More Supreme Arbitration? Top Court Will Consider Revisiting Manifest Disregard (Nov. 24).

The U.S. Supreme Court is reviewing a case with multiple arbitration issues, leaving open the possibility that another hot ADR case could be examined by the nation's top Court, perhaps even later in this current 2010-2011 term.
    
The Court has scheduled an examination of Certain Underwriters at Lloyds, London v. Lagstein, No. 10-534, on Dec. 10.  It could issue an order agreeing to hear the matter, or denying certification, soon after.

The filing came into focus at the Supreme Court level when Scotusblog, a website that closely watches Court issues, profiled the request to hear the case as its "Petition of the Day" on Nov. 11.

Lagstein, filed Oct. 21, first raises the issue of whether, in light of Hall Street Associates, L.L.C. v. Mattel Inc., 552 U.S. 576 (2008), an arbitration award can still be reviewed by a court for “manifest disregard of the law” or “complete irrationality.”  Hall Street Associates appeared to overrule the Court-driven standard for overturning arbitration awards in dicta.

Lagstein originated from an arbitration over a rejected claim for “total disability” insurance benefits. Two of the three arbitrators awarded original plaintiff Lagstein disability benefits for $900,000, the full value of his policy, and an additional $1.5 million for “emotional distress.”  He also was awarded $4 million in punitive damages, as well as $350,000 in attorney's fees.

But according to the petition, the respondent had returned to work soon after his surgery and was earning millions of dollars a year in his cardiology-consulting practice.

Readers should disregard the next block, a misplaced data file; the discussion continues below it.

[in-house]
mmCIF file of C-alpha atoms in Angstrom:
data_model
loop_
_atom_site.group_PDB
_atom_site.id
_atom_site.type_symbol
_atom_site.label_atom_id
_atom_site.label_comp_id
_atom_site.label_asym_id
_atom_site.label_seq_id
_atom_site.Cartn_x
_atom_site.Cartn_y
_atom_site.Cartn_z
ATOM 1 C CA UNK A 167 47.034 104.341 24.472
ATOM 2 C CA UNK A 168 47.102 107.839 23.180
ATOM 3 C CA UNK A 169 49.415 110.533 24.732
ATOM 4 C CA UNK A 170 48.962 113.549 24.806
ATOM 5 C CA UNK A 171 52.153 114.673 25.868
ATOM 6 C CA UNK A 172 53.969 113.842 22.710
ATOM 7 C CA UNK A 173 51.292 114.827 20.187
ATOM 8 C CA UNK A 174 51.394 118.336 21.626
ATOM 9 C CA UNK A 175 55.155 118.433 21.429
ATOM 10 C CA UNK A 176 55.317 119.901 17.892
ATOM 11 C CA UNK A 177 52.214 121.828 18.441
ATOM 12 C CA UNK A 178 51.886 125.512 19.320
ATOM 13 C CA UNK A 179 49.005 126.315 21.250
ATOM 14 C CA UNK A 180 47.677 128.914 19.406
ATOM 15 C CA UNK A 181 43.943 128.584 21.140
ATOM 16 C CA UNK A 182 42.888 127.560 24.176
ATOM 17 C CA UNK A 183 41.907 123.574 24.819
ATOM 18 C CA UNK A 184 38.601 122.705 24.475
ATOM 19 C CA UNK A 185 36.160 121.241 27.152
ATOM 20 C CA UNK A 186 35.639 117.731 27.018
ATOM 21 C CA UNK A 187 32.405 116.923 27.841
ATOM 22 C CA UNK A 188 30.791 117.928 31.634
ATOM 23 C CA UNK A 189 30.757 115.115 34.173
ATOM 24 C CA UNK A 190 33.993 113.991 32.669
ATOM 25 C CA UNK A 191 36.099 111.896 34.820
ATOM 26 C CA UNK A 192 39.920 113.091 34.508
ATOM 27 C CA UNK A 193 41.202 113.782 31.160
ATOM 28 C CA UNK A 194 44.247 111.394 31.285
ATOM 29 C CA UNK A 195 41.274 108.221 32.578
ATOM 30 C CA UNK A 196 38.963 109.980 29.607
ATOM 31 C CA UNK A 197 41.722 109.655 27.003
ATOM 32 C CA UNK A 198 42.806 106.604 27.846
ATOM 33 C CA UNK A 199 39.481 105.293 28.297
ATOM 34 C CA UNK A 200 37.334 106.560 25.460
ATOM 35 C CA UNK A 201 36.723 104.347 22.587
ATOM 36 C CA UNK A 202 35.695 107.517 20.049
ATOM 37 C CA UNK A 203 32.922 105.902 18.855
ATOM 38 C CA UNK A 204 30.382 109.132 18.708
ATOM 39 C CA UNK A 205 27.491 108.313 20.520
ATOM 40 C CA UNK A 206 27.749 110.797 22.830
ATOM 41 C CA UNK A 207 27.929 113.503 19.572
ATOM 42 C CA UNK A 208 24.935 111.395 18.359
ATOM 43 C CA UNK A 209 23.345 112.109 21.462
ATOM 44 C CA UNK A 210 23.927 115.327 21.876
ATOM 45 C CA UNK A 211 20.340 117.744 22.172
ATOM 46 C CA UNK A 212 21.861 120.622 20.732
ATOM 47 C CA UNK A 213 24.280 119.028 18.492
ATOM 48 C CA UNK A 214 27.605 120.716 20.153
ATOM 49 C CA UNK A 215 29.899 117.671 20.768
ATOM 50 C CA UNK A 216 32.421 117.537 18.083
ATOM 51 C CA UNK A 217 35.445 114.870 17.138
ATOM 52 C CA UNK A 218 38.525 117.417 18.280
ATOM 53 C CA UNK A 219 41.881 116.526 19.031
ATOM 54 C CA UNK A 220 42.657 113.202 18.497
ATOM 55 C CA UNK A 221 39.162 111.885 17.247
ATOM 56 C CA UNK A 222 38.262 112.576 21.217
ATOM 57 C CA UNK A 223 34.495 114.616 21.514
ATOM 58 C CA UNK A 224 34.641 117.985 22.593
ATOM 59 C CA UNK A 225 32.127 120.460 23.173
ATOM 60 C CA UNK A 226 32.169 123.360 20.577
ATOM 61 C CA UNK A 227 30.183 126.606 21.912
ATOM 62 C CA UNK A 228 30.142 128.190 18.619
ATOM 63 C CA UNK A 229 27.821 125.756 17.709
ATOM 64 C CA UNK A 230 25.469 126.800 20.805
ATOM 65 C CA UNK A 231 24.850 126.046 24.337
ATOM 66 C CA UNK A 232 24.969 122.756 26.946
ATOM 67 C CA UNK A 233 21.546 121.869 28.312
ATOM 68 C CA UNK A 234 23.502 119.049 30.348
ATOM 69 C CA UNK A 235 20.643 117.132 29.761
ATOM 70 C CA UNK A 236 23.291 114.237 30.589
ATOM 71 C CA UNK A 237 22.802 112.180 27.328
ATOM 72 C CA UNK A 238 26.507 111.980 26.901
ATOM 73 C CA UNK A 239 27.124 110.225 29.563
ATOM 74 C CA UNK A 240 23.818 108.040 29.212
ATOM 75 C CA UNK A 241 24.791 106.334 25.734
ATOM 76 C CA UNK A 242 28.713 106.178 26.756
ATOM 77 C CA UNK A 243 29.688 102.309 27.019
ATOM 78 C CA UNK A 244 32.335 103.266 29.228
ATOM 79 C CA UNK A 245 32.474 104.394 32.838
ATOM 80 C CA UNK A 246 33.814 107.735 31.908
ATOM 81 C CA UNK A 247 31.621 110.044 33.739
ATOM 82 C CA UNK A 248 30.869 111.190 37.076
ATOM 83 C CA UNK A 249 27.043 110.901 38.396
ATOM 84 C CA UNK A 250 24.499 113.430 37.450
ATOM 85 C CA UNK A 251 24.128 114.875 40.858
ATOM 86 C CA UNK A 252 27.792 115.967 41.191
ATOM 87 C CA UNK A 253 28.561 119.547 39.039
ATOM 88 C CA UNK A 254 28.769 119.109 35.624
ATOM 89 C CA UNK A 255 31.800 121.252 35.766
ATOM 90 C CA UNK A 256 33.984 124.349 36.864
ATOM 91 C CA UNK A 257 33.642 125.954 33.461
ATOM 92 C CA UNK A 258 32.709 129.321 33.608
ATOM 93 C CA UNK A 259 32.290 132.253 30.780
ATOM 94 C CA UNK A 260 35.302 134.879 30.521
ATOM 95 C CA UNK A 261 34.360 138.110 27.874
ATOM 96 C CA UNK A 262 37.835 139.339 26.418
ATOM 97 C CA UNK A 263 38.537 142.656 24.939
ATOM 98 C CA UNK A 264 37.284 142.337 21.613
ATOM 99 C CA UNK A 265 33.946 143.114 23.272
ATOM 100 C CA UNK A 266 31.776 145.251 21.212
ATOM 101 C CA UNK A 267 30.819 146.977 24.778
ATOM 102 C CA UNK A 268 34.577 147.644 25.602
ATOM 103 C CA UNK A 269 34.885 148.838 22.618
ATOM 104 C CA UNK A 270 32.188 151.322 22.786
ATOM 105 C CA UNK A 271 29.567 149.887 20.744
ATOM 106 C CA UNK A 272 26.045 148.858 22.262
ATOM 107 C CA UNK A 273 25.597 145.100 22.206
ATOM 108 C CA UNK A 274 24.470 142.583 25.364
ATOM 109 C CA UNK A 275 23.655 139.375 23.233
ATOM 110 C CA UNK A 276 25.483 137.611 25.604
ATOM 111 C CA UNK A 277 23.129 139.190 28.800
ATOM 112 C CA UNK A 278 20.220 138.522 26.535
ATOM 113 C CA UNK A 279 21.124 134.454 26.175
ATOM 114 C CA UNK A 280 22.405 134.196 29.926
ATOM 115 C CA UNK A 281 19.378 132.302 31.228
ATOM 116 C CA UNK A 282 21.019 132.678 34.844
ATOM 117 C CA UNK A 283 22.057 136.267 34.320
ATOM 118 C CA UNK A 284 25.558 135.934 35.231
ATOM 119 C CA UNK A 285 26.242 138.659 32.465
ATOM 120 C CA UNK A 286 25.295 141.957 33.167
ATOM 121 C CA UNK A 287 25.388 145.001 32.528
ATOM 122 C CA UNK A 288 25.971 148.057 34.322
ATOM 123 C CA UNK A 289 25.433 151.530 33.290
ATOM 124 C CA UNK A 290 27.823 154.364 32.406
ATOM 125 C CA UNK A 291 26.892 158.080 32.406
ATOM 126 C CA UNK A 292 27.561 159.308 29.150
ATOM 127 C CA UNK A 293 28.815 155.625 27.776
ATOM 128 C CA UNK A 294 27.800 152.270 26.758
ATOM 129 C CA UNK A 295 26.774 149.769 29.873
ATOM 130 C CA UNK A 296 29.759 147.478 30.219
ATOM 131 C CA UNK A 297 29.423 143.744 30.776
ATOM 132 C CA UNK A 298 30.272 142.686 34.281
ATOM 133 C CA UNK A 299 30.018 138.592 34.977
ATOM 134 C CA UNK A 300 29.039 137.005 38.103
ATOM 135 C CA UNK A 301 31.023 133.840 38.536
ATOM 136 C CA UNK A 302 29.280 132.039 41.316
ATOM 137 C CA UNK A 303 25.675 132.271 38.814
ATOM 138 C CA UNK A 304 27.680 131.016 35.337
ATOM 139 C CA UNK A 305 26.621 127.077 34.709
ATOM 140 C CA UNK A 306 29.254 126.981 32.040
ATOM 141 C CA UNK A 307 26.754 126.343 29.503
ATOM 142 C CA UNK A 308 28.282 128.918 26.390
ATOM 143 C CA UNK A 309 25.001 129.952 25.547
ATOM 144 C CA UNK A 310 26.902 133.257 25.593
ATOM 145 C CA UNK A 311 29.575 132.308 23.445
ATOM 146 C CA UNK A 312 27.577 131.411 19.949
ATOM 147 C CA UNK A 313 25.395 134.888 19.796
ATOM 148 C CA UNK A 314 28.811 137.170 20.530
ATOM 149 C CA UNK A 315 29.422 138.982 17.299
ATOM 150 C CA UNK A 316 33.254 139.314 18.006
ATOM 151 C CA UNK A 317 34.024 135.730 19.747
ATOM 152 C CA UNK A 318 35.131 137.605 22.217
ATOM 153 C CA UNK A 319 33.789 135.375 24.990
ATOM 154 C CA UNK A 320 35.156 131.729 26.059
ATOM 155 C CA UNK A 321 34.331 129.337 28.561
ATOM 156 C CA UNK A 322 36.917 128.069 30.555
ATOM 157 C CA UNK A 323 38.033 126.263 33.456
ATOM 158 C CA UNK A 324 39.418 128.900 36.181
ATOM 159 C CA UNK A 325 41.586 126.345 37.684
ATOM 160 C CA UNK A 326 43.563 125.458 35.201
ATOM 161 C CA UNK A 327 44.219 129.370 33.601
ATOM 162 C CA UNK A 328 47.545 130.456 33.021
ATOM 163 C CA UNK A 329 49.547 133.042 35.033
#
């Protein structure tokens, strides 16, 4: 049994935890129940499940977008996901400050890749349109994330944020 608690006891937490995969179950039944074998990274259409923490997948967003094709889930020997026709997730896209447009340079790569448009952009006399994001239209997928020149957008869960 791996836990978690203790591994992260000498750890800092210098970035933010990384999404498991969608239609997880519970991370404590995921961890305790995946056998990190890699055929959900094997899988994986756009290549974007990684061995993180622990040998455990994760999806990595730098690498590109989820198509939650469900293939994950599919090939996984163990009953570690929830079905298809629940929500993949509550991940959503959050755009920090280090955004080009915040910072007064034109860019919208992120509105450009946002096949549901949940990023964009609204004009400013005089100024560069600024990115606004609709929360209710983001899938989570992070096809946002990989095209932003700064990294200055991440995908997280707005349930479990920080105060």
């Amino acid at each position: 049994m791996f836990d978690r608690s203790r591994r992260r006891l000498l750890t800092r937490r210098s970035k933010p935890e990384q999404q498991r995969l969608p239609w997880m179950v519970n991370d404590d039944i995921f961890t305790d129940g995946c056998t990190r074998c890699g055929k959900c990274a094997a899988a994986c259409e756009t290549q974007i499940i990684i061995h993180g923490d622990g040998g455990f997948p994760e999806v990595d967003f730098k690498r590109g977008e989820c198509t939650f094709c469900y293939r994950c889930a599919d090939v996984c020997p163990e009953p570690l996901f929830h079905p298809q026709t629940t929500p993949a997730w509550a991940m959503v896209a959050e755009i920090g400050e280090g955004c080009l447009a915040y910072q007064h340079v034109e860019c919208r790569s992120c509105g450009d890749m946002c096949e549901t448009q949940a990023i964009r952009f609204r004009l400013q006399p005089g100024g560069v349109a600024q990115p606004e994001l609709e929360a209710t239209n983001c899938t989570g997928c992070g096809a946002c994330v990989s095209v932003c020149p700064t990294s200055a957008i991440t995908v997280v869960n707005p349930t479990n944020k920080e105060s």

The case had not gotten a lot of notice, although insurance blogs picked up the story last spring after the Ninth U.S. Circuit Court of Appeals overturned a federal district court's vacatur of the award. Lagstein v. Certain Underwriters at Lloyd's, London, 607 F.3d 634 (June 10, 2010). You can read blog takes on the case here and here.

The petition also raises the issue of whether the FAA requires vacatur of an award when arbitrators fail to disclose material facts bearing on their integrity and their relationships with each other.

According to the petitioner, the panel members failed to disclose to the parties that “one of the arbitrators in the majority had resigned from the state-court bench to avoid federal prosecution for judicial misconduct and was subject to a lifetime ban from state judicial service.” 

Another tribunal member, “when a member of the state supreme court," the petition charged, "had unlawfully sought to frustrate the State's investigation into his co-arbitrator's judicial misconduct.”

The petition asks whether arbitrators “exceed their powers” under the FAA when they issue an award after the deadline expressly agreed to by the parties. According to the petition, the parties stipulated, at the panel's request, that the award would be issued no later than Sept. 1, 2006.

On that date, the panel issued an award holding that Lloyds had breached the “disability insurance contract” and awarded Lagstein damages for “lost” benefits and “emotional distress.” The panel then ordered the parties to attend a second hearing “months later,” without further agreement by the parties, to award punitive damages.  

A direct link to the petition, which is posted by Scotusblog, can be found here.

--Darren Bleier, CPR Intern